"A million bucks on a $55,000 investment. Dude, I don't know anywhere else right now that you can spend $55,000 and have an opportunity to make that kind of money. And I'm not talking about a hypothetical. Kevin has already showed that it can be done.
"I see nothing but positives. Again, I'm sympathetic because this will price a few people out. For those guys, BASS created the Tour, which is a perfect place for them. It's great competition and the payout is darn good. A man can go out there for two or three years, win him some money, save up some money, get used to this business, meet the right people, develop some of those relationship, and then when he comes out on the E Series. Then it's not a financial shock.
"We're giving these guys a training ground. And I think it's a wonderful training ground. And we're also providing spots in the Classic. The stakes have been raised, but so has the reward."
Tour rookie Preston Clark of Florida: "It's scary. Real scary. I like the idea of having a smaller field, but the entry fees scare me. I'm hoping that I'm going to be able to do it. I'm working on a couple of (sponsor) deals right now and if they should come through I shouldn't have a problem. But right now it's really scary.
"If not, it's going to be awfully tight for me and my wife to try to come up with that money. I'm going to have to rely on my fishing and see if I can fish my way in. I know I'm guaranteed $10,000 in the (2006) Classic and that's going to help a lot. I can come up with a $5,000 and the first payment they have scheduled. I like the way they have a payment schedule; I just wish they had it spread out a little bit more."
Oklahoma's Jeff Kriet, sixth year on Tour: "I think it's a lot of money, of course. I'd like to see the payout spread out a little better. It's pretty much $100,000 for first and anything under about sixth place is basically $10,000. I'd like to see that more spread out.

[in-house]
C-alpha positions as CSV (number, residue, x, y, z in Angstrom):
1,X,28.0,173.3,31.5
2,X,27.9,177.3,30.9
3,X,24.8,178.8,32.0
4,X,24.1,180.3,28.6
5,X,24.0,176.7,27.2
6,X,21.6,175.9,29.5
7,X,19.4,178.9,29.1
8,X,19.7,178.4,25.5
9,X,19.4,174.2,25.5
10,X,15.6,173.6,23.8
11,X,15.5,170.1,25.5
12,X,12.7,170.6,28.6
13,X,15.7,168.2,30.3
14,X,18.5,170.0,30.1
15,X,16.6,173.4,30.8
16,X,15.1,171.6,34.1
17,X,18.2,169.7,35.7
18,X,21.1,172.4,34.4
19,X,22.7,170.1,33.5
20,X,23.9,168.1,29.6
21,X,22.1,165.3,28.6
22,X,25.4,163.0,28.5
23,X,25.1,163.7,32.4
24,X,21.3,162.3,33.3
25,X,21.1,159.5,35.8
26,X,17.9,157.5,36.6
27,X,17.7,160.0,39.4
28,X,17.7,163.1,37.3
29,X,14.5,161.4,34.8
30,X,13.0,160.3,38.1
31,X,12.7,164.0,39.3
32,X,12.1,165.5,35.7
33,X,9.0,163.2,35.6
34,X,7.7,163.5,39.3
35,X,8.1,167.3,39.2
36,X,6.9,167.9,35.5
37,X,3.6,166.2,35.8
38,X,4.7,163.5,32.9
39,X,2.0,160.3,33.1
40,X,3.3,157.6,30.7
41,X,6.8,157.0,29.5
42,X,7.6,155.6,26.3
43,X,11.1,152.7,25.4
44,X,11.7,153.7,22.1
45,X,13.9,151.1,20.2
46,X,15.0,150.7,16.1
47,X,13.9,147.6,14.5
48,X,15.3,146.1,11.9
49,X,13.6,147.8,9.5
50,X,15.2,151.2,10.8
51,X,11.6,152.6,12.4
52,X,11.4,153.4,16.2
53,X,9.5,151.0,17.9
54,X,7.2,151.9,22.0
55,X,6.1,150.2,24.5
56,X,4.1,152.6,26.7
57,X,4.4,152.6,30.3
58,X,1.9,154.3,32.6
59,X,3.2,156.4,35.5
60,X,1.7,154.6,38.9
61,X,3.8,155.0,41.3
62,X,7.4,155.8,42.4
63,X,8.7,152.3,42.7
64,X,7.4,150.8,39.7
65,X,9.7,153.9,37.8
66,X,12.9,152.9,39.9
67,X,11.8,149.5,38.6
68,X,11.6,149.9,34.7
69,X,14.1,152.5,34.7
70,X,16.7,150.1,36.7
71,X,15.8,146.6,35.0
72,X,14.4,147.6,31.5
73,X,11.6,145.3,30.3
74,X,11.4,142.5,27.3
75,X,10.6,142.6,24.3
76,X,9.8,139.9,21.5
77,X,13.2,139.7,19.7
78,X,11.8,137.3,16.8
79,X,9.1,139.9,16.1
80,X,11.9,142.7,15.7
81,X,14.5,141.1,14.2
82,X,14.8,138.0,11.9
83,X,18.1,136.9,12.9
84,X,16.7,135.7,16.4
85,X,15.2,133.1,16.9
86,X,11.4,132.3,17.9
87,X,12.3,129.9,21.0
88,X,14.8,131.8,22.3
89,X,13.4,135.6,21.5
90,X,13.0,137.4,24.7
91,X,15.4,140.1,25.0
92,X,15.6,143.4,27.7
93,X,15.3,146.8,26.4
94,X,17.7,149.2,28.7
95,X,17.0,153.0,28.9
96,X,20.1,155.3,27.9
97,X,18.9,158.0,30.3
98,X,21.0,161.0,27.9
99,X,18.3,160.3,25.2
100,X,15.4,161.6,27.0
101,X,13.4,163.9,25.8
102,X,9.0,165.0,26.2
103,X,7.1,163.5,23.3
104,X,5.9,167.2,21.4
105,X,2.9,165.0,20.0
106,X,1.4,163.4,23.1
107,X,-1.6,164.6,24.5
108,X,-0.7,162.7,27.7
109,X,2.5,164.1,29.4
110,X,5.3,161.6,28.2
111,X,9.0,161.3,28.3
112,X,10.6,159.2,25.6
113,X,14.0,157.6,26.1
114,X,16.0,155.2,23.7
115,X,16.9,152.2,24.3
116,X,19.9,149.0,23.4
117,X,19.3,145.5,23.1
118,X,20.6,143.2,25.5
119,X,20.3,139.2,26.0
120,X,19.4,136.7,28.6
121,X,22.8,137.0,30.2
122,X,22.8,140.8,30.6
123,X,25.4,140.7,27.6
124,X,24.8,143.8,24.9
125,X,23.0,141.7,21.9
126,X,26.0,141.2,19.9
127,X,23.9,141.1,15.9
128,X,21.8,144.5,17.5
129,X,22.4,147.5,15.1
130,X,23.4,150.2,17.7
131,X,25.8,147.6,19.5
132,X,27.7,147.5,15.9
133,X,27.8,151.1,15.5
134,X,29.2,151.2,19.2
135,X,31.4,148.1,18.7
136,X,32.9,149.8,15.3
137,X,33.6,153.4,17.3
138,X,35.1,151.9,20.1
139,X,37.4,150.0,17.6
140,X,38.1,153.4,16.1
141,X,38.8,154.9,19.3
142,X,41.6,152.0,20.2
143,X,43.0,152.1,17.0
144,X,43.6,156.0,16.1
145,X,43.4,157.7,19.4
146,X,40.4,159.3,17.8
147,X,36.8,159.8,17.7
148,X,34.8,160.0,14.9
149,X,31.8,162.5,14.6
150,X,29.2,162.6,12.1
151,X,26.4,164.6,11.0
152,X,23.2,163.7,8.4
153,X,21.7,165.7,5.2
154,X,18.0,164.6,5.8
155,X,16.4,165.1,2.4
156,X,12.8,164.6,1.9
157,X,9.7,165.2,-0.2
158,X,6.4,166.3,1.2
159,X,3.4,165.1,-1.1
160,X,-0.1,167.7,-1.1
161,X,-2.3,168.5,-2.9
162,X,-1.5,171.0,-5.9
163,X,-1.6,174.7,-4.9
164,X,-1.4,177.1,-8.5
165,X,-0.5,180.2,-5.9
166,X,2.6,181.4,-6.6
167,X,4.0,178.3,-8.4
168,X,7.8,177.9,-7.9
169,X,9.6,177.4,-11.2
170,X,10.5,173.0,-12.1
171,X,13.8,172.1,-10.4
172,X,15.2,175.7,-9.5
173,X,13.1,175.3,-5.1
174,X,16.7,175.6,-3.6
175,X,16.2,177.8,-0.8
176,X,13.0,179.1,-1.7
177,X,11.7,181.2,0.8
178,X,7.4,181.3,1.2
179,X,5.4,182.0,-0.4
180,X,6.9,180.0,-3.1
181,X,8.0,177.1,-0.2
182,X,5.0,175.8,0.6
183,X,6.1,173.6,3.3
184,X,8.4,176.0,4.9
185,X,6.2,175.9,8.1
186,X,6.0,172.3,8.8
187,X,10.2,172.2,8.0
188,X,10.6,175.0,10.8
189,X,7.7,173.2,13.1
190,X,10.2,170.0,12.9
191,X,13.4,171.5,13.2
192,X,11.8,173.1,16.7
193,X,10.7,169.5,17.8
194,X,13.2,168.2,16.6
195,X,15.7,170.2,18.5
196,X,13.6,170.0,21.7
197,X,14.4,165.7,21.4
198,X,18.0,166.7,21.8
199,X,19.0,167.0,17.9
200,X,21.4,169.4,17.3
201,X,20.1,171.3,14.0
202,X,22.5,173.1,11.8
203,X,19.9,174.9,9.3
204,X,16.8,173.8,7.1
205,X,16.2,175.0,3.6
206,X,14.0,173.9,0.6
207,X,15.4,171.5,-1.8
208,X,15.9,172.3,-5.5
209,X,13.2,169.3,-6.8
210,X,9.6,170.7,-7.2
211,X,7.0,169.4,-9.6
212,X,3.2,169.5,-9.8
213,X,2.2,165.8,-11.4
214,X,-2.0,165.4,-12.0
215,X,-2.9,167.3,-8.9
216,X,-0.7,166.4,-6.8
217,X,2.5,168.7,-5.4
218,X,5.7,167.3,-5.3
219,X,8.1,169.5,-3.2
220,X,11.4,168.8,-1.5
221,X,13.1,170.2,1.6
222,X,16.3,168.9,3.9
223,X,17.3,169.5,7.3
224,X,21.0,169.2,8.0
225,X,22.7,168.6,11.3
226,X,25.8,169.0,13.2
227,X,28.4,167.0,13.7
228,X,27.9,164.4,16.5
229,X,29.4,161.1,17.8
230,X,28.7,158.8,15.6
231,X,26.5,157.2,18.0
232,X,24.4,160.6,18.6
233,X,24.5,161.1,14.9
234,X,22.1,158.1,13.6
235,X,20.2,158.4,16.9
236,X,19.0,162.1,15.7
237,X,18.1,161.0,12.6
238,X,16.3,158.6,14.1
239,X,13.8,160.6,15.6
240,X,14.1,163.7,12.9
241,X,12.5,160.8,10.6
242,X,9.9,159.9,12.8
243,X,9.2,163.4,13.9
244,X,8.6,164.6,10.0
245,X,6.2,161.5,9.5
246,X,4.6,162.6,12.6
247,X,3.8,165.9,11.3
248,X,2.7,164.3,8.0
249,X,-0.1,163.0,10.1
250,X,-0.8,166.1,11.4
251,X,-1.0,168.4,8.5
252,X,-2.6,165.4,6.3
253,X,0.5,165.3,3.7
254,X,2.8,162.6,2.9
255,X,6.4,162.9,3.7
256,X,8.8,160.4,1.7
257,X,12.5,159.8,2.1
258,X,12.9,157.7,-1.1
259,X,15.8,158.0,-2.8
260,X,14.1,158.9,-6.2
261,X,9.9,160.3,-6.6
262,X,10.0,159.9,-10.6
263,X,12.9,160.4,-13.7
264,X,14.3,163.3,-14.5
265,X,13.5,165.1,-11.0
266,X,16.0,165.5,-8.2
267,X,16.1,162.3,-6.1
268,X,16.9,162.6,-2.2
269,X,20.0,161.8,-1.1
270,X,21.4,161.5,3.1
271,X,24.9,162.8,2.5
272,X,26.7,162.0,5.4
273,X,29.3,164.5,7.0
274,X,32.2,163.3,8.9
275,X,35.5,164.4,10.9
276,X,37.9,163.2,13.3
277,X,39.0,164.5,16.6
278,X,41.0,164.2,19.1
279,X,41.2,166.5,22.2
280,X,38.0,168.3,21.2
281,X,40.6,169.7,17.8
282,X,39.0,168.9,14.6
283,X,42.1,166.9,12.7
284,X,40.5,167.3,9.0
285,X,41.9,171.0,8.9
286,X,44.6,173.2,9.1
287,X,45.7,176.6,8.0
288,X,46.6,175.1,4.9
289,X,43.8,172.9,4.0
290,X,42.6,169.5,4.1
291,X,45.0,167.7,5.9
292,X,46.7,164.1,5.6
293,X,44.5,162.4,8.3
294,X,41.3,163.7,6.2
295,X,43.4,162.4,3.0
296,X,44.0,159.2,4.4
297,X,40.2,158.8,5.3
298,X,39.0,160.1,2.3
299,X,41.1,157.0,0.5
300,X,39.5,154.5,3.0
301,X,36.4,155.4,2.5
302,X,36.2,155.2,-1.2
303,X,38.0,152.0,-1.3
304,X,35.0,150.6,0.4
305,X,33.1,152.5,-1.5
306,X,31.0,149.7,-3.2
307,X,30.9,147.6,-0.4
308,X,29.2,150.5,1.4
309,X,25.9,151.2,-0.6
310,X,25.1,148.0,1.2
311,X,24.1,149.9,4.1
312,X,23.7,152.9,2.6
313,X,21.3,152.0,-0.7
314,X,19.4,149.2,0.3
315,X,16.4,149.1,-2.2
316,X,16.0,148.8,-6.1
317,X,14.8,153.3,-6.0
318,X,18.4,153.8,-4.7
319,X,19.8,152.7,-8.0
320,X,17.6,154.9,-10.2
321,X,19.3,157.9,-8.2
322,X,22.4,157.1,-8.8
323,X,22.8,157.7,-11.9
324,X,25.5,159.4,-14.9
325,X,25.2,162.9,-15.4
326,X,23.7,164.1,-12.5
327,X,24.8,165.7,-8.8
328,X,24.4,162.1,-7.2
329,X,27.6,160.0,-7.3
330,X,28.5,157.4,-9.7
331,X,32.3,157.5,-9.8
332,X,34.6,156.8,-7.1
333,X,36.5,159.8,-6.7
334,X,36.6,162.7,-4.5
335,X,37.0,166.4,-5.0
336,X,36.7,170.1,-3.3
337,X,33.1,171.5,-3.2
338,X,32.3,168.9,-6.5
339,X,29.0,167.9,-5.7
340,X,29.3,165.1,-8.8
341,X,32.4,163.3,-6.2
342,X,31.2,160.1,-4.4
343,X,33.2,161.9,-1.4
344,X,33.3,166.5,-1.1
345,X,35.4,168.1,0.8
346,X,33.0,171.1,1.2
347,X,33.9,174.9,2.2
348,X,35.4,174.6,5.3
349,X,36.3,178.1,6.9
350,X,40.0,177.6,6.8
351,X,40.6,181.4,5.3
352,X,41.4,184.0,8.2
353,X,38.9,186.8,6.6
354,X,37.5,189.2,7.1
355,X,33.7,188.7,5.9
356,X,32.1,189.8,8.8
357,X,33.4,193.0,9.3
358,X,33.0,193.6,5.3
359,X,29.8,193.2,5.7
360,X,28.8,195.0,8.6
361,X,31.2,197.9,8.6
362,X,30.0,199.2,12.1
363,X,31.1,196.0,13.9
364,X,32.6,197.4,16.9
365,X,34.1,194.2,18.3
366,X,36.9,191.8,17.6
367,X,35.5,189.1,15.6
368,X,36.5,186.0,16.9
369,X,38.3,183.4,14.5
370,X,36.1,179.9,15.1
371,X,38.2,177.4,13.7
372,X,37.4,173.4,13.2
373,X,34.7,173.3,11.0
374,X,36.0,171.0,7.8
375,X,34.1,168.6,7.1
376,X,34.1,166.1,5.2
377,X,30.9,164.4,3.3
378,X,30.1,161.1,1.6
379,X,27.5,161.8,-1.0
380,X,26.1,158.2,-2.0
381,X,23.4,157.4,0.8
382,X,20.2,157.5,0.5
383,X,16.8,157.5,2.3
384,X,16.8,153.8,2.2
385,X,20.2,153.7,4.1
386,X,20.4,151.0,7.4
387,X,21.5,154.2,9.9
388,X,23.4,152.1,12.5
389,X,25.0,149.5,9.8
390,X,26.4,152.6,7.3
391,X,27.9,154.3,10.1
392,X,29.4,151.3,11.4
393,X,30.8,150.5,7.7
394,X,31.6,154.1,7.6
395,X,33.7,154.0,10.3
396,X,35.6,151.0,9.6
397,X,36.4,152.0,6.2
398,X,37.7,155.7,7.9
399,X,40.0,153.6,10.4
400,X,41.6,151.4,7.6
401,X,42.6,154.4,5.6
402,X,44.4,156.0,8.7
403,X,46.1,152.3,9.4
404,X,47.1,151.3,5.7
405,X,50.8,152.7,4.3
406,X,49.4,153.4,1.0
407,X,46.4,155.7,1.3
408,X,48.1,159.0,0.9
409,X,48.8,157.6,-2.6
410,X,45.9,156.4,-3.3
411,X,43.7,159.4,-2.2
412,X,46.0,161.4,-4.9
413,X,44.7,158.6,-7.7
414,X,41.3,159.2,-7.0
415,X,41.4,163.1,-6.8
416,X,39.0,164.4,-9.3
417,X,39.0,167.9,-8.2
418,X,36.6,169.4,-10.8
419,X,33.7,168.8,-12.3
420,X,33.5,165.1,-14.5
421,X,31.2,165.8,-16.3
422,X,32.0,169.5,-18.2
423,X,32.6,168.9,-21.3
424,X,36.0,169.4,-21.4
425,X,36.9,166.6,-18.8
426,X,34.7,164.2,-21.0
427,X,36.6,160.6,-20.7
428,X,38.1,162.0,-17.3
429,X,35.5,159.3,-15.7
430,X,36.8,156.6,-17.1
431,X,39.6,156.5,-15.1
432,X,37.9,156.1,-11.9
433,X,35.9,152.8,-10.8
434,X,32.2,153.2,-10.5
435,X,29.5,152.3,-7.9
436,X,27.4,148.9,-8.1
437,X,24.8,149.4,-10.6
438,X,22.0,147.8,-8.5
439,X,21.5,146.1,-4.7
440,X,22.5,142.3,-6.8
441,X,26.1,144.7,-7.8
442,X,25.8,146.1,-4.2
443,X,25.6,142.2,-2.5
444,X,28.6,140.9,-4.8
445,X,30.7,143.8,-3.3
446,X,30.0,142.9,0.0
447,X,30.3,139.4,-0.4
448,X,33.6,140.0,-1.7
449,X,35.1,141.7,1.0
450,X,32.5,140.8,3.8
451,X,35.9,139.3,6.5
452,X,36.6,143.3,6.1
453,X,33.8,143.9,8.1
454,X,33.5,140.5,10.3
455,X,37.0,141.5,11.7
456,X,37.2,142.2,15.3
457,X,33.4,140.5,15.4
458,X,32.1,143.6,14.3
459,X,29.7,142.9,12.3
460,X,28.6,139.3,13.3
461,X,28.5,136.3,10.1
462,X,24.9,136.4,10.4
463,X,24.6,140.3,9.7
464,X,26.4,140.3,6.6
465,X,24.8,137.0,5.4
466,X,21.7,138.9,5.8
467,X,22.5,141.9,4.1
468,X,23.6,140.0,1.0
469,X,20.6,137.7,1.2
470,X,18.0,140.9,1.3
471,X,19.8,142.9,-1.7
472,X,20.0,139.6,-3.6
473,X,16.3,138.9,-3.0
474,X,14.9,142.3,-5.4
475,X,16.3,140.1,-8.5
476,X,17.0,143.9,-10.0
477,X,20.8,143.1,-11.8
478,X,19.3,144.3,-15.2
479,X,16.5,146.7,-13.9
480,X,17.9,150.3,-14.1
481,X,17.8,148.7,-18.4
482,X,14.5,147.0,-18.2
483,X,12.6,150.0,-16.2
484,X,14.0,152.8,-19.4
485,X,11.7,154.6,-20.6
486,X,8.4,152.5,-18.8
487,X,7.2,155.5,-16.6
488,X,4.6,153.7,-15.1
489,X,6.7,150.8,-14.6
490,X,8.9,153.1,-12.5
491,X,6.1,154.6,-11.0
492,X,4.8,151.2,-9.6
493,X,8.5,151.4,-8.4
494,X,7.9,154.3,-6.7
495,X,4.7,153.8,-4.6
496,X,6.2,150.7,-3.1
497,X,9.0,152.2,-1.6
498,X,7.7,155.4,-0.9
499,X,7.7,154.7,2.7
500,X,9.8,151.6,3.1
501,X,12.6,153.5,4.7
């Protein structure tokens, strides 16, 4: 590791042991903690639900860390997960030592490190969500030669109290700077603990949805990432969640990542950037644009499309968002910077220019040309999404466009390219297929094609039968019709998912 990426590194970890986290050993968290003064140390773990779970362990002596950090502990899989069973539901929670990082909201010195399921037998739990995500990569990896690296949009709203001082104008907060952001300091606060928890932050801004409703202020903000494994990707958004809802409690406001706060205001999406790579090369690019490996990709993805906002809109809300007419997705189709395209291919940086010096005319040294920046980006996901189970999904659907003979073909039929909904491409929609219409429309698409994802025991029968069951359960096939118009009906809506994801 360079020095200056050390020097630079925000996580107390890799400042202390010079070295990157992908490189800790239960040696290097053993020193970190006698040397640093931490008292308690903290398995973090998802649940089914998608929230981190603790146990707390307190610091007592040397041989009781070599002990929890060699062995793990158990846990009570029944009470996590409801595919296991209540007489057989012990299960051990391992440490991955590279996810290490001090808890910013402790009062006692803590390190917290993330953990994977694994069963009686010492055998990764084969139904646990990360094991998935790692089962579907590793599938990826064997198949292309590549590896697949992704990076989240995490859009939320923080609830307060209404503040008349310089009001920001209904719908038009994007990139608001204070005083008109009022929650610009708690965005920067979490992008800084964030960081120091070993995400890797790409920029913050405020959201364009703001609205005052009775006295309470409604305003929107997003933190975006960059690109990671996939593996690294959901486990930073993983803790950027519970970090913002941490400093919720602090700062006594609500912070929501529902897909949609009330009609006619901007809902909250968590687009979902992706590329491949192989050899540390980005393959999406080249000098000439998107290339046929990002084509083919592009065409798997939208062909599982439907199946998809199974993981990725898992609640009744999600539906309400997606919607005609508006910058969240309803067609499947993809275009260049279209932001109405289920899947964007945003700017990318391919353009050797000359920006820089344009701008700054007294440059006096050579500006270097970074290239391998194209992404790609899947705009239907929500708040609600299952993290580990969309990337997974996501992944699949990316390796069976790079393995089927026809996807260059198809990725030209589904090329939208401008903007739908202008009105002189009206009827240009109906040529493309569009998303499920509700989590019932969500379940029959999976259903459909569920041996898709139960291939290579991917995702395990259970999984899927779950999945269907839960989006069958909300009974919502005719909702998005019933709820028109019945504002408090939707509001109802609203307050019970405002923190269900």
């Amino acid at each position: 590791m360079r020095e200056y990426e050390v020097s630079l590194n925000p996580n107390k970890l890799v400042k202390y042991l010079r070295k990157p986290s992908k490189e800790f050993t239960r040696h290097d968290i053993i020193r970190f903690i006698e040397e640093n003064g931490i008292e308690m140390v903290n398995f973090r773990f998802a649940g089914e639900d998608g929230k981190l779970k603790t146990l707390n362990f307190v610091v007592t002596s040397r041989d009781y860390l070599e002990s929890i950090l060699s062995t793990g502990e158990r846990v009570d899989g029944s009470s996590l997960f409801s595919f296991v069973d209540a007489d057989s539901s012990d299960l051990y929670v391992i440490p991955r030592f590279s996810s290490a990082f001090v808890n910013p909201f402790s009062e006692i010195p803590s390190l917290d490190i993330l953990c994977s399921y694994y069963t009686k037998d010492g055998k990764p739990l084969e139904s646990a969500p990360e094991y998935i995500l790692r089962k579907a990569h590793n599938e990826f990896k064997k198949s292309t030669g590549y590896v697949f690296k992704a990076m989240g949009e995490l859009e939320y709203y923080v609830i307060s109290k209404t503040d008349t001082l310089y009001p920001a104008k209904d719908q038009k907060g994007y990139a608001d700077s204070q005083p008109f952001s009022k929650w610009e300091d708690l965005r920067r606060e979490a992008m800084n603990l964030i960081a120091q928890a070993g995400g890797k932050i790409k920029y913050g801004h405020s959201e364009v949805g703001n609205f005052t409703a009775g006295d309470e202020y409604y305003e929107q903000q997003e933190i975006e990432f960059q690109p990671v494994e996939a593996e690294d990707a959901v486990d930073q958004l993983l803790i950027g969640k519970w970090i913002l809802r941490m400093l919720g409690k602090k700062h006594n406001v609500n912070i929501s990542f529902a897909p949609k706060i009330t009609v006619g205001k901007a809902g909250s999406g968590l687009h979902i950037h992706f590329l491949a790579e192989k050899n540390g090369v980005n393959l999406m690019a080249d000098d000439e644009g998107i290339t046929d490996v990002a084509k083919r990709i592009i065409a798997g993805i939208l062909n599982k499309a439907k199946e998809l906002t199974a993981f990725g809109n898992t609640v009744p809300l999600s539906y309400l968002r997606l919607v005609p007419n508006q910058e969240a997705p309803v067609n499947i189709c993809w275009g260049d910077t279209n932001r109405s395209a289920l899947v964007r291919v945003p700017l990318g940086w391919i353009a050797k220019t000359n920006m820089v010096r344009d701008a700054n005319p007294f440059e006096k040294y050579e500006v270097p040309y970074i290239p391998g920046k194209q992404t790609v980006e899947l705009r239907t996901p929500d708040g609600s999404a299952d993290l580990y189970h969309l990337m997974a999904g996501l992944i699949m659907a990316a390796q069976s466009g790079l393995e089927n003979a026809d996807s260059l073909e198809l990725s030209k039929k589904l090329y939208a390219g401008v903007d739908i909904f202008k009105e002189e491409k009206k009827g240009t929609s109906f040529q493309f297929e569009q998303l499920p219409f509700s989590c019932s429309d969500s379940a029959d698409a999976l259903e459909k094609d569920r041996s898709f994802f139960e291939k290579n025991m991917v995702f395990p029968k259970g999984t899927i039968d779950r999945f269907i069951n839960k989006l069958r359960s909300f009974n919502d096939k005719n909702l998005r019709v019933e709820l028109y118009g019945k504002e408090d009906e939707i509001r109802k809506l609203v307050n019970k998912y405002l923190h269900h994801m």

"But I kind of like what they're doing with the Tour card like the PGA card. I think that's something that will be great for a true professional angler to have that to separate himself from some of the others for sponsors and things like that.
"I like the idea that we're going to be able to use our boats an extra day or two. The way it's going if we have $5,000 entry fees there's no way you can do it without running a wrapped boat. That's just all there is to it. By the 2007 year, I don't think it' going to be too hard to get a $75,000 to $100,000 wrapped boat deal. Right now, I have a wrapped deal for next year. It's a pretty good chunk of change, but, goodnight, for 14 tournaments and $55,000 in entry fees you just can't hardly sign a deal for under $55,000.
"I think it will be better because more guys are going to run a wrapped boat next year if ESPN and Jerry McKinnis do what they say they can do. I talked to Jerry about this and he says they're going to be able to give more TV time to other anglers. Not just a select few anglers. We'll see if that works. If they'll divide the television time amongst the people that are catching them, and with the live coverage for the Majors and stuff like that… and they're also putting together a packet for guys to send out to potential sponsors giving the value of the exposure they've gotten."